we only heard the first piece of it. We then came around the last bend, and when we all looked up,
the clock simply read “1.” We had done it; we were
Olympic gold medalists. We were the best in the world. My hands went up immediately, as the moment I had been waiting for
my entire life had finally come true. And as our sled slowly came to a stop and I looked into the crowd
to see my mom, dad, sister and family
and friends crying for me, I knew my decisions had been worth
the sacrifice, worth the fear. Two decisions and those five minutes
sitting on that couch began to change my life, and sticking to them fulfilled my dreams. It was those decisions
and standing by them that ultimately gave me the confidence
to perform at the Olympic games. What two decisions
can you make and stick to that will change your life forever? I challenge you to look
at what you’re doing in your life and think of what you dream to do.

60 Replies to “How Two Decisions Led Me to Olympic Glory – Steve Mesler”

  1. omg, is that true? i've always wanted to go in one of those things since i saw one on top gear racing a rally car… congratulations!!

  2. I know this will be unpopular but I agree with you and most people agree with you too. That is why bobsled athletes don't get huge advertising deals and are much less well known than the gold medal track athletes.
    Good on the guy for following his dream. His lesson is still a good one but I have more awe and respect for my pharmacist.

  3. Since you've obviously never been in or even bothered to research the sport of bobsledding, you would of course think it requires no skill or interaction with the sleigh.

  4. I would assume so. I don't know much, but the basics seems to be. Be a good runner and everyone keeps the same fast pace. Jump in the bobsled quickly before it's too late, and brace the sled at high speed while trying to make it not flip.

  5. just think about what the Olympics would be like if everyone was included in sports and everyone tried every sport. I know its a what if scenario, but it would be amazing.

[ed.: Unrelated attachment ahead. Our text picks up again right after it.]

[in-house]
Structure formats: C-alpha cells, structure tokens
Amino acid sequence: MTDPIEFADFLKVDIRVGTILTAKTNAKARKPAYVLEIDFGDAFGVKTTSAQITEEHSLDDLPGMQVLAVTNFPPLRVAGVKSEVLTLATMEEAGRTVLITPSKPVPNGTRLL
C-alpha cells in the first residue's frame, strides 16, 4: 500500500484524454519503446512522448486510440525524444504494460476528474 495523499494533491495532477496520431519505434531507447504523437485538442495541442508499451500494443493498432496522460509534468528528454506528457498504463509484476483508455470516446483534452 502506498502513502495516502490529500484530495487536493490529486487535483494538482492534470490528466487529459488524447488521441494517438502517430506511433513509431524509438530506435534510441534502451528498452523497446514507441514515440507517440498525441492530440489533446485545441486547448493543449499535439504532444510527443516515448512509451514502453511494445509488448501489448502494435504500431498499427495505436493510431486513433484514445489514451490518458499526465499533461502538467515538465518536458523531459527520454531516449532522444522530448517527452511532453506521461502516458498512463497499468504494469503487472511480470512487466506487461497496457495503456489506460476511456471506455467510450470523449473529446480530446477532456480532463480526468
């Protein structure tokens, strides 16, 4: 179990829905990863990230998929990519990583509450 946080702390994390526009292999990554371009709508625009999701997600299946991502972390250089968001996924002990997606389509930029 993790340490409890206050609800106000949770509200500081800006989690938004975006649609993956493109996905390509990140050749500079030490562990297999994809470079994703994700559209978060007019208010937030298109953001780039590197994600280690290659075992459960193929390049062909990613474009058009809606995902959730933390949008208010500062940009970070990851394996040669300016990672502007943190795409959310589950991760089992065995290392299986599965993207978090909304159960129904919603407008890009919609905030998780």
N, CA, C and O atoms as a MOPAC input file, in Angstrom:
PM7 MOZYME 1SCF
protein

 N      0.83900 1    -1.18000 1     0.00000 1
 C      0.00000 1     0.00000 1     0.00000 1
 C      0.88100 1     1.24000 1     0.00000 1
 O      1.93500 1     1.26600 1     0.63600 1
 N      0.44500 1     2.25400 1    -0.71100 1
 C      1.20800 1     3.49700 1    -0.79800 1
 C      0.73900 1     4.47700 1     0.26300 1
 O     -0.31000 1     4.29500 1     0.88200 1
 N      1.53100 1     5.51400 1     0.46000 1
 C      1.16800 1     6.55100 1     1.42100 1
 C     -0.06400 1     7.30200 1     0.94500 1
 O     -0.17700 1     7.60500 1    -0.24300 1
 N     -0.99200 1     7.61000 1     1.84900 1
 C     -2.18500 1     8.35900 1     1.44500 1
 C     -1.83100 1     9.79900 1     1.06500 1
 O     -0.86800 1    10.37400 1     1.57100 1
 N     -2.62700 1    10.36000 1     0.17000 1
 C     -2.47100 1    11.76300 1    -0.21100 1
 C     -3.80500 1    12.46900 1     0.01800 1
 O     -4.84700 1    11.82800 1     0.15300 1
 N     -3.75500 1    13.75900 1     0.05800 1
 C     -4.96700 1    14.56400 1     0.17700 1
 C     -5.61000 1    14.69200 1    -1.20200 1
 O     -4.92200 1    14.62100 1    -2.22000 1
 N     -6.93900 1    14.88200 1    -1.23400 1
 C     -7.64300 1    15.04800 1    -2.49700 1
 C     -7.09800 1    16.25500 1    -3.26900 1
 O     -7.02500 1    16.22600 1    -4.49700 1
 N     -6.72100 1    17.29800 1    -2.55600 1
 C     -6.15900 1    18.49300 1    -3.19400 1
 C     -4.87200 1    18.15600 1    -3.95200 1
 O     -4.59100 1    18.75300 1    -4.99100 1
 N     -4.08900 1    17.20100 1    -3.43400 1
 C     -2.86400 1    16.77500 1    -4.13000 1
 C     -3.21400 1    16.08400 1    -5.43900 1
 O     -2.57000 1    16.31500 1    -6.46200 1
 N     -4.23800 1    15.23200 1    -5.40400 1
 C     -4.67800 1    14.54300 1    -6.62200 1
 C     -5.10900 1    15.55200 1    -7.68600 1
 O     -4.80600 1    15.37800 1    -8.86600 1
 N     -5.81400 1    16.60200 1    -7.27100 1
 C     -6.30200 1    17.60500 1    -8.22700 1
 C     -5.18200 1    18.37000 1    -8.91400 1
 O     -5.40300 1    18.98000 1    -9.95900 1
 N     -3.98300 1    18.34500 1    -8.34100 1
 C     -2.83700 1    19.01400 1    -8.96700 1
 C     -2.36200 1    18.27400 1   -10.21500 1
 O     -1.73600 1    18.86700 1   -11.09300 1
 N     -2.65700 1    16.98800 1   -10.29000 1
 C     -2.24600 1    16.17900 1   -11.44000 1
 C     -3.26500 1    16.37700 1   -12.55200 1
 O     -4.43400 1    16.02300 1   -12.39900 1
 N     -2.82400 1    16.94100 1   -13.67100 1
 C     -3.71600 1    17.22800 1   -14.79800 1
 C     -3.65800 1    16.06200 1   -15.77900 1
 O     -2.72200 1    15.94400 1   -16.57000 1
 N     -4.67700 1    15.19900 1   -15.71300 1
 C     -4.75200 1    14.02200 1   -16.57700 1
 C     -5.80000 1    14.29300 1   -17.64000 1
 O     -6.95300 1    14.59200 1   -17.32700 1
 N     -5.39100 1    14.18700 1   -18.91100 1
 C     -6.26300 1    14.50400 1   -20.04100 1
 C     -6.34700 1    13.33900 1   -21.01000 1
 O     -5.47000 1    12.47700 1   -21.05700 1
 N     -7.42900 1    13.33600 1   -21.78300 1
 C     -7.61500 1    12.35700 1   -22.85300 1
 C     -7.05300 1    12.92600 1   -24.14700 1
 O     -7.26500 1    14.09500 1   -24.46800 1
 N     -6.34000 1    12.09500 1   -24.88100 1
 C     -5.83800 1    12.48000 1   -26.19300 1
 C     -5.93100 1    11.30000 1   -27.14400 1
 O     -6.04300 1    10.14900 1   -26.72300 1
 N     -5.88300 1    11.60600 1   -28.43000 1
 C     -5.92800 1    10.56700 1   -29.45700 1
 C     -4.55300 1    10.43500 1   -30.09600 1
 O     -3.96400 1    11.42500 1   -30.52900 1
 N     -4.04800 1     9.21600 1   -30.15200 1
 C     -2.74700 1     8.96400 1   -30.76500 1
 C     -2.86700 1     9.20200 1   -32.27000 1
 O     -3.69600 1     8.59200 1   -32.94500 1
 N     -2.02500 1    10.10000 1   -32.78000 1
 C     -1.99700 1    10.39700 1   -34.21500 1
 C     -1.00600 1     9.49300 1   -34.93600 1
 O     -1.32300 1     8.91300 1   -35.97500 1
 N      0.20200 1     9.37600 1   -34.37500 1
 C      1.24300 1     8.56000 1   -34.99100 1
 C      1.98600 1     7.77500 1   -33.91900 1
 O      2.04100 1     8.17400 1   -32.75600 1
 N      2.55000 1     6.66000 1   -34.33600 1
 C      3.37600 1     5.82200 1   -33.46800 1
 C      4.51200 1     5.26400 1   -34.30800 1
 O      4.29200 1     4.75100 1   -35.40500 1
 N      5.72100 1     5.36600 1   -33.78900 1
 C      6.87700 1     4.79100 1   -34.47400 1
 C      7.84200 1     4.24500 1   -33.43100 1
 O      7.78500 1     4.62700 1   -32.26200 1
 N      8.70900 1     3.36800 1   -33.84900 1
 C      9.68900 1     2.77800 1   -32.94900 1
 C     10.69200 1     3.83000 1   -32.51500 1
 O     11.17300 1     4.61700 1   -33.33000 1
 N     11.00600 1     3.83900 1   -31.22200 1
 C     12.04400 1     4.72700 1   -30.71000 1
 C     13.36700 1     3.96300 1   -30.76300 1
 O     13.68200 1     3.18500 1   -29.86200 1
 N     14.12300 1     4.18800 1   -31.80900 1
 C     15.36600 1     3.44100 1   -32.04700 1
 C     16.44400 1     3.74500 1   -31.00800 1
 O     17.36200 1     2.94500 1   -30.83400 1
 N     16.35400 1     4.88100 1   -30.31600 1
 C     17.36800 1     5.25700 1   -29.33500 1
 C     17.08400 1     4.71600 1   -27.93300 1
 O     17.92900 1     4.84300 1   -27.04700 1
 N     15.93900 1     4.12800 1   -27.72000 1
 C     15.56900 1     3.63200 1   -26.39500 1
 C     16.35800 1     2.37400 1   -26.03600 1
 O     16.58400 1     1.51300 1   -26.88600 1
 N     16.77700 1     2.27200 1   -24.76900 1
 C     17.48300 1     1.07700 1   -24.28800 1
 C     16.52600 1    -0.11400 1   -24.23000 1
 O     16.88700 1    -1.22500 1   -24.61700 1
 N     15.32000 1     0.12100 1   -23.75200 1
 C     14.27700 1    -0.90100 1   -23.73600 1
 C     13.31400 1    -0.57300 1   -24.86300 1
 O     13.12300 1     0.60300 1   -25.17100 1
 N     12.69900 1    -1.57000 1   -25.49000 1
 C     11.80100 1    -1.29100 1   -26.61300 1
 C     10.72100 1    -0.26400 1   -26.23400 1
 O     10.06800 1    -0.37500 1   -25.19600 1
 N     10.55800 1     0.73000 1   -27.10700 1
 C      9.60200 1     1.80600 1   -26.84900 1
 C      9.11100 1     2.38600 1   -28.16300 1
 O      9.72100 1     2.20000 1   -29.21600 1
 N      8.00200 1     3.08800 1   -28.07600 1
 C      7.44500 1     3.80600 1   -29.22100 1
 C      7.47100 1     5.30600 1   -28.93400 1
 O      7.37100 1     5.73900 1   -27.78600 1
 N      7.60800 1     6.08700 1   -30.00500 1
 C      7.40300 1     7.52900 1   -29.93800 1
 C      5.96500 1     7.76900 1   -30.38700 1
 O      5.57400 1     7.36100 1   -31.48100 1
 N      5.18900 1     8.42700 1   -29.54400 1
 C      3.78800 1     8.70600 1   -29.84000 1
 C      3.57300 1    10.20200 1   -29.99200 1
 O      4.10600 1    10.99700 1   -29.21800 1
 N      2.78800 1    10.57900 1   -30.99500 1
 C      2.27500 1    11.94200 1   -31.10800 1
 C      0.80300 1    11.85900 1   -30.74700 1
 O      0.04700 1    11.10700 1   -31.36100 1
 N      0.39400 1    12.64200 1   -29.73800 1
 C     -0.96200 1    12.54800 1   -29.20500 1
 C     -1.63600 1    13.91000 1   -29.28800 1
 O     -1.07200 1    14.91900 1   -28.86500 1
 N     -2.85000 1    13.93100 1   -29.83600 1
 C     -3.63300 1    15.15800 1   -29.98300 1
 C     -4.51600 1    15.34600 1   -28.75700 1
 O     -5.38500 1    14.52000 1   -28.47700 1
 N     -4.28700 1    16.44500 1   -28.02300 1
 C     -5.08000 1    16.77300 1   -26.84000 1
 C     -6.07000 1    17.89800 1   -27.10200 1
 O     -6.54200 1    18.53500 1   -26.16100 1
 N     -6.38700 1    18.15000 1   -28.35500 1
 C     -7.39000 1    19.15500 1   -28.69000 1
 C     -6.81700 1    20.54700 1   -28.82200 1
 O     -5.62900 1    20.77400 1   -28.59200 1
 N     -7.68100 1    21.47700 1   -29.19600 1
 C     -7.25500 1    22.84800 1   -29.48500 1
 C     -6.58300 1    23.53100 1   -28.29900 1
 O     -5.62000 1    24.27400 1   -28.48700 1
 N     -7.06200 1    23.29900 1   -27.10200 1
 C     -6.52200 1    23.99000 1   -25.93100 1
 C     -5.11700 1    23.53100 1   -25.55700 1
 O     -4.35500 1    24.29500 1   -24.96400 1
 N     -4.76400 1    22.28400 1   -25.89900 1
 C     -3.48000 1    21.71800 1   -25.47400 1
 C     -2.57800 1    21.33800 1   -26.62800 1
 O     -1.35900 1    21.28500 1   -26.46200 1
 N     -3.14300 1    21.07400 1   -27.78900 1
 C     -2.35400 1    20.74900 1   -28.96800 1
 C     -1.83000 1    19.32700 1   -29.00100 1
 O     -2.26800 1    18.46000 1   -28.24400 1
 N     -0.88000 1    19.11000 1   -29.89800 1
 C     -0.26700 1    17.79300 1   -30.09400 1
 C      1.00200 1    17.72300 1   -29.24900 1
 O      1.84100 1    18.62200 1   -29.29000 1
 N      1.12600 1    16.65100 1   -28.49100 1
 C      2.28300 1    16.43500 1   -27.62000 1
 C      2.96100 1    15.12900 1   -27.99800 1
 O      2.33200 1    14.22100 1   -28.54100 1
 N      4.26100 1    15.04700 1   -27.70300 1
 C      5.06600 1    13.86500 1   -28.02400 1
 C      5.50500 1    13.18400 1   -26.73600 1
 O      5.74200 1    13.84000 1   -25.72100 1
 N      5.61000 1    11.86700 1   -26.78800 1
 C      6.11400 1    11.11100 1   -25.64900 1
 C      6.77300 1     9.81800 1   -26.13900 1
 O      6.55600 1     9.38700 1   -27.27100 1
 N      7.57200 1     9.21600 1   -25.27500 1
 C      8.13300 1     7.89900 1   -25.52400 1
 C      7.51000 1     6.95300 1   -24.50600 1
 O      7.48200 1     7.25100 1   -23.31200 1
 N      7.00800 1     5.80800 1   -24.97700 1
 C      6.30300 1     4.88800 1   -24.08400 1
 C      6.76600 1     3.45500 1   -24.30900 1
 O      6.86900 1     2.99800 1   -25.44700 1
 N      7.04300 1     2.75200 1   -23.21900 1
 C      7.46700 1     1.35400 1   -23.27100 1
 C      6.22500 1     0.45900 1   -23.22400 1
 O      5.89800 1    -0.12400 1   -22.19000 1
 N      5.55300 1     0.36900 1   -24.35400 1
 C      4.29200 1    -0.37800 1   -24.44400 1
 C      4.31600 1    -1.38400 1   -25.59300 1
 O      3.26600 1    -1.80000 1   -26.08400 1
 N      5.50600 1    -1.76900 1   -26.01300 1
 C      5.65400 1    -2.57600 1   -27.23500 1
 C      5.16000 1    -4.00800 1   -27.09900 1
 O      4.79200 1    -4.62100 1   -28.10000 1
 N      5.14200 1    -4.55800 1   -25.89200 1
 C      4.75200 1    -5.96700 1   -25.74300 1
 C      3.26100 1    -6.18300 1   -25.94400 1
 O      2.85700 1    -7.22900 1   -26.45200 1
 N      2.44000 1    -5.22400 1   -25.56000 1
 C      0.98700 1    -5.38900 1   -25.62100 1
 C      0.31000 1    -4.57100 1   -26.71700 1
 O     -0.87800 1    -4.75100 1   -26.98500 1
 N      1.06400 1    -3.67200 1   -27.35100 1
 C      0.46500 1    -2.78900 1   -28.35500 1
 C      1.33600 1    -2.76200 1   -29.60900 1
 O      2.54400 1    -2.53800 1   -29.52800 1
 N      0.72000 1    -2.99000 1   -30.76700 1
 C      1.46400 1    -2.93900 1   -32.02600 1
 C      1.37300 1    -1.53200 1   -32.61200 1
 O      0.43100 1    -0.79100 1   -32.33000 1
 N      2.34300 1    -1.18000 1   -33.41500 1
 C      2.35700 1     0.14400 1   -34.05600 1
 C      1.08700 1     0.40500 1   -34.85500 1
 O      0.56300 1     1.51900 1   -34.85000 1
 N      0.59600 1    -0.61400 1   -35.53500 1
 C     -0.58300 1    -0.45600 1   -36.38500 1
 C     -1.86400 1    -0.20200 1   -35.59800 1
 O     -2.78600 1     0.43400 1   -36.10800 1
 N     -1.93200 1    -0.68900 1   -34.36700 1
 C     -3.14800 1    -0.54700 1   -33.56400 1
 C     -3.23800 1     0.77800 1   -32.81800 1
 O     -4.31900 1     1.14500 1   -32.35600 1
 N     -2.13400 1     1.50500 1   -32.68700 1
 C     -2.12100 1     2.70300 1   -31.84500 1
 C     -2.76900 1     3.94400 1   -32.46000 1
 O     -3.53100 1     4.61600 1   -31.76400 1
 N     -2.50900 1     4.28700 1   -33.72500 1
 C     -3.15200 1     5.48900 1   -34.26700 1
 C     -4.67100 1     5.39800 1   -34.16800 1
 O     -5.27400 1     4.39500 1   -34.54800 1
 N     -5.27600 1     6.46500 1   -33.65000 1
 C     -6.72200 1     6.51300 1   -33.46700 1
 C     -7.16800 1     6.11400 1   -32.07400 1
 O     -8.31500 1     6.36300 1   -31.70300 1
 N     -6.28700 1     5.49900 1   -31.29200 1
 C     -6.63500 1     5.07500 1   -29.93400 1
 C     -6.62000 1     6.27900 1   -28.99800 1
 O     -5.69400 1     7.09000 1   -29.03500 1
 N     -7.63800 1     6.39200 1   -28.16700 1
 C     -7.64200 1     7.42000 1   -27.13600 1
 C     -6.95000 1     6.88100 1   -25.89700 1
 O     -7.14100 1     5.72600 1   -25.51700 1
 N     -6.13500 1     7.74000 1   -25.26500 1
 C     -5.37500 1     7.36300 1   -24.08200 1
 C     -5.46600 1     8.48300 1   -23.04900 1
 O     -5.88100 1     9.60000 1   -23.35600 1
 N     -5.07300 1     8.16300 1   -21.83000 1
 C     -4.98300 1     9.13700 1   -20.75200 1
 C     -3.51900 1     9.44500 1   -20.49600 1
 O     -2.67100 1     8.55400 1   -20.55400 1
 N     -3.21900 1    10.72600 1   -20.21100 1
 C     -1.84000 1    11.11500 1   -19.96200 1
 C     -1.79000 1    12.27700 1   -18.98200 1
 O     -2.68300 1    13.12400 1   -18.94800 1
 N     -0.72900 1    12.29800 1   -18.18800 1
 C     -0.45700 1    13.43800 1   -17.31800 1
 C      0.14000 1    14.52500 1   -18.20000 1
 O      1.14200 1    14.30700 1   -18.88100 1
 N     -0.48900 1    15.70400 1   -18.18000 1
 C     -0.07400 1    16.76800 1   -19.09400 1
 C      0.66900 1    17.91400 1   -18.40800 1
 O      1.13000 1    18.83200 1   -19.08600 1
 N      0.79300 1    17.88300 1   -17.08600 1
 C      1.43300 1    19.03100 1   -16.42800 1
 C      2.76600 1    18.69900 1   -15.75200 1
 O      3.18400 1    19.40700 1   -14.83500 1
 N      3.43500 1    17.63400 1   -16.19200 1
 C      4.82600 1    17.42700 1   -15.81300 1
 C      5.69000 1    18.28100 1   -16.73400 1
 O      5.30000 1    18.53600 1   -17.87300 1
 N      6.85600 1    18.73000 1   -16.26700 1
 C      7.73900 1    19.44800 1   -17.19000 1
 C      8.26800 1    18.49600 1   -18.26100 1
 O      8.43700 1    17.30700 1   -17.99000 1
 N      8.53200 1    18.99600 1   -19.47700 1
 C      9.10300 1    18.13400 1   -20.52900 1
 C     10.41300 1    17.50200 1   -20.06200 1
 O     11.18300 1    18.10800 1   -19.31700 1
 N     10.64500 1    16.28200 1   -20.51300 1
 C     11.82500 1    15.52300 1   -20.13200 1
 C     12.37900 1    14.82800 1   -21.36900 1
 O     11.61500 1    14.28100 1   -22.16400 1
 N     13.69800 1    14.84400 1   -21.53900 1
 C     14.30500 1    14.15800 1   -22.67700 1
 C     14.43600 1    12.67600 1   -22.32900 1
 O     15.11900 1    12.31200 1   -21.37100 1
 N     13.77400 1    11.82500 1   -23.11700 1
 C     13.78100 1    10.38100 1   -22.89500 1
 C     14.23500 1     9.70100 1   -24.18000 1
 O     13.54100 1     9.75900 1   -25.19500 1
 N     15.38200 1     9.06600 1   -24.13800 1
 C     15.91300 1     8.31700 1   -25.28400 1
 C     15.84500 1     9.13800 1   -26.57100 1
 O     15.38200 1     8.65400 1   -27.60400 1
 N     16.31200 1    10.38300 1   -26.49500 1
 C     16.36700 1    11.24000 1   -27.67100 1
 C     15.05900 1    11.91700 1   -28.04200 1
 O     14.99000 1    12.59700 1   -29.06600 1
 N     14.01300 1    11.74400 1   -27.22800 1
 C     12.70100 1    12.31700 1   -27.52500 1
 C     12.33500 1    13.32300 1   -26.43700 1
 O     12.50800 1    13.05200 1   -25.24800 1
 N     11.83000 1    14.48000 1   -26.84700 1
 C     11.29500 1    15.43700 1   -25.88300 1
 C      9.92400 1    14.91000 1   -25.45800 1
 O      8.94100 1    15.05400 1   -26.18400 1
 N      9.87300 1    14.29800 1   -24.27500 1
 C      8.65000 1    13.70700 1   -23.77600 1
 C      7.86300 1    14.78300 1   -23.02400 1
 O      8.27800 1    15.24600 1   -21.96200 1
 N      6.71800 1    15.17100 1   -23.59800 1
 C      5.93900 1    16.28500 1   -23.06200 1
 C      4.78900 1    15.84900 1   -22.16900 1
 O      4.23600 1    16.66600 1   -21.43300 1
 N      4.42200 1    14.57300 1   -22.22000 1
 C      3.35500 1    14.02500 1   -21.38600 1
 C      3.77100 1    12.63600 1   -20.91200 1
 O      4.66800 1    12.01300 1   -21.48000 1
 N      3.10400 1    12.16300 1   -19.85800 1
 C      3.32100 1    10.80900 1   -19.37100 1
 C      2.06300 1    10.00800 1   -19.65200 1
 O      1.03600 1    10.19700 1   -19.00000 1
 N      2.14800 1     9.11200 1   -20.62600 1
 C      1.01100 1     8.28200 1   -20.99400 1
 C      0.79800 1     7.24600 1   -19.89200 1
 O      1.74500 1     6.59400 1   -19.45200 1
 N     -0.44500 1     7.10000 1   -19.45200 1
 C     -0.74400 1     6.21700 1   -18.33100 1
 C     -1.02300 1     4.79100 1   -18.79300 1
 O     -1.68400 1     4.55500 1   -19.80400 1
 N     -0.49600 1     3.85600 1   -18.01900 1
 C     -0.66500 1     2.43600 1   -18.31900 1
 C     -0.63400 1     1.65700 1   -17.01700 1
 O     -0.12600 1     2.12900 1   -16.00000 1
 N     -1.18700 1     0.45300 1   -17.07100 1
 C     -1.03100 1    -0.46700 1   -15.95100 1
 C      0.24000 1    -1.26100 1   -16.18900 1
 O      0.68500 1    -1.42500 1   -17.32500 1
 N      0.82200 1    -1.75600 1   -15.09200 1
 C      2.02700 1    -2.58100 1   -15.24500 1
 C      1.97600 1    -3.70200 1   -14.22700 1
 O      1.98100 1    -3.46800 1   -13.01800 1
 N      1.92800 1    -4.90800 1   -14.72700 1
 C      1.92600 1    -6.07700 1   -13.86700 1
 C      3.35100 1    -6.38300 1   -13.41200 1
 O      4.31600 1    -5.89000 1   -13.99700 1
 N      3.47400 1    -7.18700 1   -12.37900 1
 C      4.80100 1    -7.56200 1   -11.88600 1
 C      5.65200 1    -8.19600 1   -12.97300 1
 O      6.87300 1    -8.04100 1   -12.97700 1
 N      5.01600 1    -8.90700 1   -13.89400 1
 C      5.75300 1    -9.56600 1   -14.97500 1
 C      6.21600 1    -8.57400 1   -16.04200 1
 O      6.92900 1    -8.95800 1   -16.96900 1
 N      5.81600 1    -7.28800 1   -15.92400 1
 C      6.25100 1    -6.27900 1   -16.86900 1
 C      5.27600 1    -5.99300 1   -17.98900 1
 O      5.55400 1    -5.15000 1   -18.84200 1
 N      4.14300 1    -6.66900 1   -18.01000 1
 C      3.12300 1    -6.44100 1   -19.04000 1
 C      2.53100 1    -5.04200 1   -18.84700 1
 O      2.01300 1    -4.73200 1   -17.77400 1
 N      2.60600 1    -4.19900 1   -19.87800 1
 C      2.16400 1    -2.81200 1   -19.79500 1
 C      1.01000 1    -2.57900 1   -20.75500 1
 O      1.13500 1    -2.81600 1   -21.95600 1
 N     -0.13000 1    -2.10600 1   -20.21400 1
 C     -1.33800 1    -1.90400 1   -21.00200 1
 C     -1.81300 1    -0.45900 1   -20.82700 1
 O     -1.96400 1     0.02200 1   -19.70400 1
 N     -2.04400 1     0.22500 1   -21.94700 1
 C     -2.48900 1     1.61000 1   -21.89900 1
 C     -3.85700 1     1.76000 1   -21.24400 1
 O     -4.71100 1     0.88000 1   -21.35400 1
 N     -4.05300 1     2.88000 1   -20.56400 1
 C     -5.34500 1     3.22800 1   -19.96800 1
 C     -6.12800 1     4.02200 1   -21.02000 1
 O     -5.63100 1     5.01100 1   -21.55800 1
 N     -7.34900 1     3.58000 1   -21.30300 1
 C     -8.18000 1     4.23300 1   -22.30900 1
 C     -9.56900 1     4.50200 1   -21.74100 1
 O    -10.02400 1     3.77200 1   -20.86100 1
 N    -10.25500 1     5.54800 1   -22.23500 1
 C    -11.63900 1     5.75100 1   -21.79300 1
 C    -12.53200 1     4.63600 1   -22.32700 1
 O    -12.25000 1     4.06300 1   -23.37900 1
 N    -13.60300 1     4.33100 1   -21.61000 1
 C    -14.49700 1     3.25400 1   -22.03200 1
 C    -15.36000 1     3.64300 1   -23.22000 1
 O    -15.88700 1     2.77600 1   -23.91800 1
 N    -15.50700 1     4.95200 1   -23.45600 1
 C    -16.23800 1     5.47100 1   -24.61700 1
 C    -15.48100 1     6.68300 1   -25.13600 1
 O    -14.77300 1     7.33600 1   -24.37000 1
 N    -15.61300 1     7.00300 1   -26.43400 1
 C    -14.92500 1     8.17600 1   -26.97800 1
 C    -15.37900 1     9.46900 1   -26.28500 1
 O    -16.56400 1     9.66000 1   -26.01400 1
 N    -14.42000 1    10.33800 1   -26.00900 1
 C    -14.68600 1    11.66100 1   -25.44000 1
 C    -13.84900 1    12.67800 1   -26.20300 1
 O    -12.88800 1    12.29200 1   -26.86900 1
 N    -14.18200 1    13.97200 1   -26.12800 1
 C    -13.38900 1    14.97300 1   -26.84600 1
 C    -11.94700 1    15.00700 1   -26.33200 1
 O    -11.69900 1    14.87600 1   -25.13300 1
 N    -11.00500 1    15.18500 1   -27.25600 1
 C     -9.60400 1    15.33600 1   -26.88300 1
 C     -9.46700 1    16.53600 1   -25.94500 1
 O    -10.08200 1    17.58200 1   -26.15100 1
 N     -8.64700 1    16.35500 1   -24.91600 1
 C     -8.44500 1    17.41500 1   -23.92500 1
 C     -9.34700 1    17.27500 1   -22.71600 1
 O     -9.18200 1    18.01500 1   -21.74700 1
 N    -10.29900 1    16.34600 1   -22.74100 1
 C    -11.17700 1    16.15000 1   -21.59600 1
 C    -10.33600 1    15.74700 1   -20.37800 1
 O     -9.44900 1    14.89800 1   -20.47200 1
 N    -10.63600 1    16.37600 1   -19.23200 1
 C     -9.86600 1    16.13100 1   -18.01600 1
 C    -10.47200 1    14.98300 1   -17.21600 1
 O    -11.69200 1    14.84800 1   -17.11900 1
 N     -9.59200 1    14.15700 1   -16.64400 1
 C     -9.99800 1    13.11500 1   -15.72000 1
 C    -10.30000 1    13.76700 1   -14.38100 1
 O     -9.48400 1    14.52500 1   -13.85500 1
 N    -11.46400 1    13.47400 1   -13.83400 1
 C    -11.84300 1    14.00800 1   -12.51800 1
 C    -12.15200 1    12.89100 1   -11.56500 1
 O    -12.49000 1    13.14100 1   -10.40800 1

6. Pretty much. but there are slight things that matter alot. Mainly its just being really smart or paying somebody to be really smart for you to give you better weight better slip, etc. but its also a little physcal skill. pushing off and sprinting that 20 meters as fast as you can go. then makeing four people all hop in one sled while going close to 20 mph etc.

  7. I was concerned about bobsled-related injuries, so I convinced myself I can avoid them by deciding not to get hurt. Reminds me of the Team America scene where the main guy promises not to die.

  8. Gave me goosebumps because I recently started down this path on two different aspects of my life (although nothing as big as the Olympics). I'm gonna have to remember to come back to this every now and then to renew my motivation. 🙂

  9. Either you get satisfied, enjoying your life and accomplishments – Or you do as Schwarzenegger did, stay hungry and seek the accomplishment of new dreams and challanges.

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  12. God. I’ve grown to be extremely green with envy towards my cousin. He has been alone endlessly. By a cheat, he has got a model to deeply love him in weeks. How is that possible? He explained to me he tried the Cupid Love System (Google it!) I wish someone attractive told me that… I’ve never seen him so cheerful. Kinda makes me frustrated.